Corporations hitting the TRANSFORMATION track!

There’s a new buzzword at top of the corporate agenda today: Transformation.

To be clear, ‘transformation’ is more than ‘change’ for it involves challenging the traditional ways organizations work.   In recognition of this, companies often nominate a line executive to explicitly assume responsibility for a transformation, often with a job title like “director of transformation.” Alternatively, they may assign responsibility for a transformation initiative to senior managers in their HR departments. 

But however they implement a transformation, few companies ever make explicit what they mean by the term.  And that seems somewhat perverse at a time when they are preparing to abandon practices that in many cases have delivered successful performance for years or even decades.   

My observations suggest that transformation initiatives fall into three very different categories.  For some industries – insurance, for example, transformation is about adapting to the digital revolution, which requires a complete redesign of the products and services offered to the customer and therefore the rapid learning of new skills.

For other industries, transformation is about simplifying the organization.  In many companies, confidence in processes and ever more complicated control systems has eroded, and staff are quietly but effectively working to undermine what they increasingly see as unworkable bureaucracy. 

The third category is transformations that seek to focus the company organization more squarely on the customer.  This is less new than the other kinds of transformation but customer focus is being taken more seriously today than in the past, when it seemed to be more of an aspiration than an organizational reality.   The public sector seems to be particularly attentive to customer focus transformations today, as civil servants and other functionaries reflect on a managerial response to ever growing citizen demands.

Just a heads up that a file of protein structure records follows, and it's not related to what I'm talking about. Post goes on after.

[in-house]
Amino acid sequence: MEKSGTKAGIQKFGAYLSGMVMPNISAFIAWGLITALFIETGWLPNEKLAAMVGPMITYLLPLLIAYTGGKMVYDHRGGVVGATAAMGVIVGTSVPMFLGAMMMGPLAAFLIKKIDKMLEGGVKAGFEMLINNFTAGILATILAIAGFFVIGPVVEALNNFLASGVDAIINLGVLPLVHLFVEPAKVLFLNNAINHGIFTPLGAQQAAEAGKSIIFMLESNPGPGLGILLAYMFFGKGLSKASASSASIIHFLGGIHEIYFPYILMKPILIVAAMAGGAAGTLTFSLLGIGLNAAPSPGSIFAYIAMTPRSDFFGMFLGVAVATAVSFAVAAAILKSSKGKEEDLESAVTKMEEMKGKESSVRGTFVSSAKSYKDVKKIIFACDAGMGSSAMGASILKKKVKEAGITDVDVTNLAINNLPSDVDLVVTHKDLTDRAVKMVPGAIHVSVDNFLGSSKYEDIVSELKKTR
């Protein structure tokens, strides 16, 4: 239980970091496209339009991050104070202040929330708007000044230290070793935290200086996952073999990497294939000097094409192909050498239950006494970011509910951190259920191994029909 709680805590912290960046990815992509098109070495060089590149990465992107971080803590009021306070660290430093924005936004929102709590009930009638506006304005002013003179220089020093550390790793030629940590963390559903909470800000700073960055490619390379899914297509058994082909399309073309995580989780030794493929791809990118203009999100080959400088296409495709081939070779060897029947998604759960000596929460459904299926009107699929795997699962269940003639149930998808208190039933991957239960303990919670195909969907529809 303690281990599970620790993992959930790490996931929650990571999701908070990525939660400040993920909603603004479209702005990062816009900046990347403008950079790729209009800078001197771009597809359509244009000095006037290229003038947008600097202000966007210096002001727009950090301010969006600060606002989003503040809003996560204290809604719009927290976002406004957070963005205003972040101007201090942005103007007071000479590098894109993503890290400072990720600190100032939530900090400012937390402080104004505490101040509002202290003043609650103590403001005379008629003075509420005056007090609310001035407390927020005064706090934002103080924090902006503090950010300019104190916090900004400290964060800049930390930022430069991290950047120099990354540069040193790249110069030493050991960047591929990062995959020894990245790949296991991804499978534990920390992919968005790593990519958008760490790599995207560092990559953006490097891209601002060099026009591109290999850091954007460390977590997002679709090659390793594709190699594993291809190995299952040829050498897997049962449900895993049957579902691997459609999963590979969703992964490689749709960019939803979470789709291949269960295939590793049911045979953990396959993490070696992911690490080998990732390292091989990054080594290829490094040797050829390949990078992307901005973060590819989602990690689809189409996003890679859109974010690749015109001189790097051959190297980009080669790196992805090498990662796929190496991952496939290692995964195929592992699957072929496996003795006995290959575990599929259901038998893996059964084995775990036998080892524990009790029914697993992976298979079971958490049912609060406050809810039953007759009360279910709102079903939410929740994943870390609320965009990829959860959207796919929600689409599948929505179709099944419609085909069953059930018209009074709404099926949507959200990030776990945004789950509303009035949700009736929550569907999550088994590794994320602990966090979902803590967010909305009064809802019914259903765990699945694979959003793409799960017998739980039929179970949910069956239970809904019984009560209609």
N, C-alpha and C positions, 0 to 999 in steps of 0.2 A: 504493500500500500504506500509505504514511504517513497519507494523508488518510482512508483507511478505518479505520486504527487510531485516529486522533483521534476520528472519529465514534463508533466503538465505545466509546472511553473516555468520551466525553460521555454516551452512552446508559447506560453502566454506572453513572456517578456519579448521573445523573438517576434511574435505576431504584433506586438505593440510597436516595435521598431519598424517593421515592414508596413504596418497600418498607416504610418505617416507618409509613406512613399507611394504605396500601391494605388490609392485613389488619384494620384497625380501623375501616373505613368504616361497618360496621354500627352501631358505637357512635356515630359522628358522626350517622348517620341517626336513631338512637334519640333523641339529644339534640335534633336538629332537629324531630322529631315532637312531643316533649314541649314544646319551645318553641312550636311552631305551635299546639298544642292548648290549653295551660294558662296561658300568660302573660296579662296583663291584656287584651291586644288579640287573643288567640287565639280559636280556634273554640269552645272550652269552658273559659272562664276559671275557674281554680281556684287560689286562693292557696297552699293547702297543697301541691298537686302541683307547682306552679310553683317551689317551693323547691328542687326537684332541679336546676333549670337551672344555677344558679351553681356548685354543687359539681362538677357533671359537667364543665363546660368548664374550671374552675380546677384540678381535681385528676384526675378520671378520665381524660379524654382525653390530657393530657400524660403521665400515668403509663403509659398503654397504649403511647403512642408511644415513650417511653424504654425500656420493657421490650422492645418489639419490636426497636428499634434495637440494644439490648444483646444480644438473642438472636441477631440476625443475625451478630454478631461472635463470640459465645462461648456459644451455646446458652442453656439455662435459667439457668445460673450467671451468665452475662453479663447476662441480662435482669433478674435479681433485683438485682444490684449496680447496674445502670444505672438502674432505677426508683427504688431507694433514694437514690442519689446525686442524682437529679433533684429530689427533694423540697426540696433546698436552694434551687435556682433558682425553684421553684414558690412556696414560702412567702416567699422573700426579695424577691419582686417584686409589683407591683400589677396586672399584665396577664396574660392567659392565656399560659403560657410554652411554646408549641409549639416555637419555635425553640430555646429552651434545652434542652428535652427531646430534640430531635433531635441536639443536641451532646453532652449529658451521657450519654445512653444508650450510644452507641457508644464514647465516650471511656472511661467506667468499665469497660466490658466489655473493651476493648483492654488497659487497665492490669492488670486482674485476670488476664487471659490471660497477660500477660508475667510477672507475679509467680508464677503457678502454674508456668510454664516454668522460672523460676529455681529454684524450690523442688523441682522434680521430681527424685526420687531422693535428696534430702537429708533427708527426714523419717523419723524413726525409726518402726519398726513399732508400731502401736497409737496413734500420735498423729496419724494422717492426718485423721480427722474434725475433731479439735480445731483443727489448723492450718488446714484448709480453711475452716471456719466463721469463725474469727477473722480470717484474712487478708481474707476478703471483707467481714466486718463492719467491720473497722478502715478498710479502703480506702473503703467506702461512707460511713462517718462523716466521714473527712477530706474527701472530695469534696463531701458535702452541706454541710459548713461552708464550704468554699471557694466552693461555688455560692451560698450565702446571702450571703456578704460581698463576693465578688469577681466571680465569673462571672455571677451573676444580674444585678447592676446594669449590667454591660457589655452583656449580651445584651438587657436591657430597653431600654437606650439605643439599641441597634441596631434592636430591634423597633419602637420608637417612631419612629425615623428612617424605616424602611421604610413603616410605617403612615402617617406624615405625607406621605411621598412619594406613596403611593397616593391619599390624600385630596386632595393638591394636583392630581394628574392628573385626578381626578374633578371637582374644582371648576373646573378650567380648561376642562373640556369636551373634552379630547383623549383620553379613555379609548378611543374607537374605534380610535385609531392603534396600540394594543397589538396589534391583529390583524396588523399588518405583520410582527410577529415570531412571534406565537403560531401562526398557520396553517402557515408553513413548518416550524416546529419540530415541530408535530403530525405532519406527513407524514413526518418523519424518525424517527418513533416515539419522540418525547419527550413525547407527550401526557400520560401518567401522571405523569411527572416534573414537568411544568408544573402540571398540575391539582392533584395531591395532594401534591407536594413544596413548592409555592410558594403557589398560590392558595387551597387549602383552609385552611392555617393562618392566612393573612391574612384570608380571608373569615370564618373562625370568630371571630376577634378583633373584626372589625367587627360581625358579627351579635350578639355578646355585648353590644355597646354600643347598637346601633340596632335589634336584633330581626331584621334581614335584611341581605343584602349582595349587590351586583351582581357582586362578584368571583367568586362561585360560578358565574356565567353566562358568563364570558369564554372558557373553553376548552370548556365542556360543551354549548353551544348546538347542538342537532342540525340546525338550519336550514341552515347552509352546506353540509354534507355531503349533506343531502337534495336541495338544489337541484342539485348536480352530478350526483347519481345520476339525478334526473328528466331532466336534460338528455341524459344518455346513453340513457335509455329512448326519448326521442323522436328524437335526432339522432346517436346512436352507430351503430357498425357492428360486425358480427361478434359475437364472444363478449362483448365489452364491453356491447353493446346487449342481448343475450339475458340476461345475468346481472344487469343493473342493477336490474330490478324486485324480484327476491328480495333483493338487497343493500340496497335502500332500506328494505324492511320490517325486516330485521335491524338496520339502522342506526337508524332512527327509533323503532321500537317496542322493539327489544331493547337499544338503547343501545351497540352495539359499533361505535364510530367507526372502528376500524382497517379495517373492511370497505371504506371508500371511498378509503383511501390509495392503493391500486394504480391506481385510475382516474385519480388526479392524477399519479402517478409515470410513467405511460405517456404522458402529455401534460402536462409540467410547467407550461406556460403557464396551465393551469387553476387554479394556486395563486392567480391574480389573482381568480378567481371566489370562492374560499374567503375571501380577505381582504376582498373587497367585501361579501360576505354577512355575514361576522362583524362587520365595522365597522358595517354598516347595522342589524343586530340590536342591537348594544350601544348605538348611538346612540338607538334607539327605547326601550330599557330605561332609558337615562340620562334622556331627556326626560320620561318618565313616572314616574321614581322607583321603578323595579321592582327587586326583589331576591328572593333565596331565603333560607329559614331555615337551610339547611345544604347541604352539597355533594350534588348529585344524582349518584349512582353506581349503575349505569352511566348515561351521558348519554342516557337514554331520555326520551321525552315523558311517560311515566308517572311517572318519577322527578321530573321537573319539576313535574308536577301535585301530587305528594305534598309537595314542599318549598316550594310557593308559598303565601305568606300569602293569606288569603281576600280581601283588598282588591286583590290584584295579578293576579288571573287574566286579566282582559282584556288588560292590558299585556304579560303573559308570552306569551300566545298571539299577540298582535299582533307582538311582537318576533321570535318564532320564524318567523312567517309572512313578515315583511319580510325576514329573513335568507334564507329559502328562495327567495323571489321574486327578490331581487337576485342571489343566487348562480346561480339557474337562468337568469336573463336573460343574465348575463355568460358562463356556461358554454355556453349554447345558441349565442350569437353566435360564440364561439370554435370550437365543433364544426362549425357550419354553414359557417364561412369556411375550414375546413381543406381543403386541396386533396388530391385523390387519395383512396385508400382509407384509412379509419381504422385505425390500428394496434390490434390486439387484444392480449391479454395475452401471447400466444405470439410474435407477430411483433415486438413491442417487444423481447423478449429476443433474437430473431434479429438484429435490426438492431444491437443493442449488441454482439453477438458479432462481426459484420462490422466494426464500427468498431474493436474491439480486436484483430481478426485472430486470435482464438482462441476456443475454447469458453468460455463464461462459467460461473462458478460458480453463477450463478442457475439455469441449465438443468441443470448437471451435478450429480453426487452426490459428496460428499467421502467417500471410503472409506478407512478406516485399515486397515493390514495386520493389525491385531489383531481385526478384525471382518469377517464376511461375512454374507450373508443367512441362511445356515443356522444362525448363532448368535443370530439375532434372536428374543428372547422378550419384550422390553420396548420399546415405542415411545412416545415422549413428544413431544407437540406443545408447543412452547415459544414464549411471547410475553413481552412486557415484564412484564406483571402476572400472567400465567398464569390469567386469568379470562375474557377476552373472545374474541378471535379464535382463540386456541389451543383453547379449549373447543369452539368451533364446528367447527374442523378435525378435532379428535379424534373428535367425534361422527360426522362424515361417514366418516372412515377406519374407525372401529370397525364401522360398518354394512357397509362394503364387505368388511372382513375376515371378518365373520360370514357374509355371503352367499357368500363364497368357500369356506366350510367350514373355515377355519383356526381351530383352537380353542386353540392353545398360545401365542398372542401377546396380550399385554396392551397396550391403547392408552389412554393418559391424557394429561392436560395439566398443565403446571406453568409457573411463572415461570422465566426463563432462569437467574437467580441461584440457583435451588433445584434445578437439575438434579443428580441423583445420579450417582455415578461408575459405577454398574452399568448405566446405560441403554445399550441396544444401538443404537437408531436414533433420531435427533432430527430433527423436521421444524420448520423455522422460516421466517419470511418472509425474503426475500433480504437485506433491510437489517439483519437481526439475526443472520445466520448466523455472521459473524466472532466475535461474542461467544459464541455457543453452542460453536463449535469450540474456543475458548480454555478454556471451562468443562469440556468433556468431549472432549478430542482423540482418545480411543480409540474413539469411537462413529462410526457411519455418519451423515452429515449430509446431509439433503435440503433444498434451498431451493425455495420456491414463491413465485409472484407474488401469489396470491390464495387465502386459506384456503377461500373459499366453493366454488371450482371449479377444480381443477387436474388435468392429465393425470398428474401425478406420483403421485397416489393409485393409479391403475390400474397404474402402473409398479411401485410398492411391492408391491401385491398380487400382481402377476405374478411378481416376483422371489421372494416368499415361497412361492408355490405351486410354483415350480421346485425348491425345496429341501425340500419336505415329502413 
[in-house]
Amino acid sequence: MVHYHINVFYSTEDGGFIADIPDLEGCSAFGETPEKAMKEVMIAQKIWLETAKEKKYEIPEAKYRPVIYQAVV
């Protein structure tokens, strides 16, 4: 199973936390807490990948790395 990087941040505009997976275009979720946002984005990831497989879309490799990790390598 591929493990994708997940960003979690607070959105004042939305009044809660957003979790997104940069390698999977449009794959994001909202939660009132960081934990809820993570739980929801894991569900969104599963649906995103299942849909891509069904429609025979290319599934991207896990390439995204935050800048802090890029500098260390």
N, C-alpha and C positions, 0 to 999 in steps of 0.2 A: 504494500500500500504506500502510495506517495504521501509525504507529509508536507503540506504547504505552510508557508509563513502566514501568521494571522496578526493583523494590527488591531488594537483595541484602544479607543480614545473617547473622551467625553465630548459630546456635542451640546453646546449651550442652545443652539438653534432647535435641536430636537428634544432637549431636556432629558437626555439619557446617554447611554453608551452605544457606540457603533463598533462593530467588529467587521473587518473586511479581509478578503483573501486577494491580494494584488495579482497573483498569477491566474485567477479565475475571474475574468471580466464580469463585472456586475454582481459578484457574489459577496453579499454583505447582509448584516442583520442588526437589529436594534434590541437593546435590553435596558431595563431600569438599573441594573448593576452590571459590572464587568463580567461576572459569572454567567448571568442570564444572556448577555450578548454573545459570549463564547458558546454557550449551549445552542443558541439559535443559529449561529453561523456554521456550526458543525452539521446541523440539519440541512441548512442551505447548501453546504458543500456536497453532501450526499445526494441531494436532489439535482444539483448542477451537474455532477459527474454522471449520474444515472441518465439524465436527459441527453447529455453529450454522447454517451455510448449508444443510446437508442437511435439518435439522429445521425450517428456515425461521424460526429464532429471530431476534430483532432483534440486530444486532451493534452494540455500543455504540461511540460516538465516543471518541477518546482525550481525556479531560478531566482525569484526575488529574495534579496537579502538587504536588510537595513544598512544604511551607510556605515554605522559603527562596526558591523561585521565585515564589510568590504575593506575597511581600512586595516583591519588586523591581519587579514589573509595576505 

Transformation initiatives are not something to be afraid of because they represent opportunities for managers to change and adapt to a changing world. But that doesn’t mean the task is easy.  It never has been.  You only have to think back to the 1960s and 1970s, when SAS’s charismatic leader, Jan Carlzon, introduced "autonomous work groups" and the "inverted pyramid" models.   The fallout from the first oil crisis quickly brought an end to these attempts to humanize the workplace.

Today, another risk looms: without reflecting on what they actually need to transform, executives will be easily tempted to adopt silver bullet solutions instead of embarking on and mastering a transformation process that is grounded on the real issues that the company faces.

And there are a lot of silver bullets on offer: Holacracy, the Free Company, Corporate Reinvention, to name just a few of the buzzwords appearing in today’s management literature. To be sure, they all come with proof of concept, though it is intriguing that they often cite in evidence the exact same case studies, typically of small and medium sized businesses.

The first problem with these silver bullets is that is that the solution they offer are supposed to apply regardless of the context.  Their authors – and consequently their readers – simply do not address the question of properly identifying problems before exploring solutions.  Why bother, when the solution is a universal one?

Moreover, the scientific basis of this work is more than questionable: Maslow and his hierarchy of needs often seems to be the only reference to academic work in the sociological field - there is certainly very little attempt to build on the output of modern organizational sociologists. As a result, whole areas of real corporate and organizational life are neglected: issues around systems, strategic behaviours, power relations, and so on are often forgotten (or ignored) in favour of psychologizing visions, and idealistic, even naïve beliefs in the value of collective action.

This is not a good way to go about transformation.  Transformation requires patient and and disciplined analysis of evolving realities. Insights must be anchored in an understanding of what levers can and should be applied. Transformation demands a full commitment of "the" leader – without this commitment, the managers implementing the transformation will lack legitimacy to make the changes they need to make.

The bottom line?   No matter how attractive the fix-all solutions peddled by so-called management experts might look, the reality is that their simplicity not to say simplism  usually carries a heavy cost – both human and financial.

François Dupuy

Translated from Les Echos 26 September 2017 :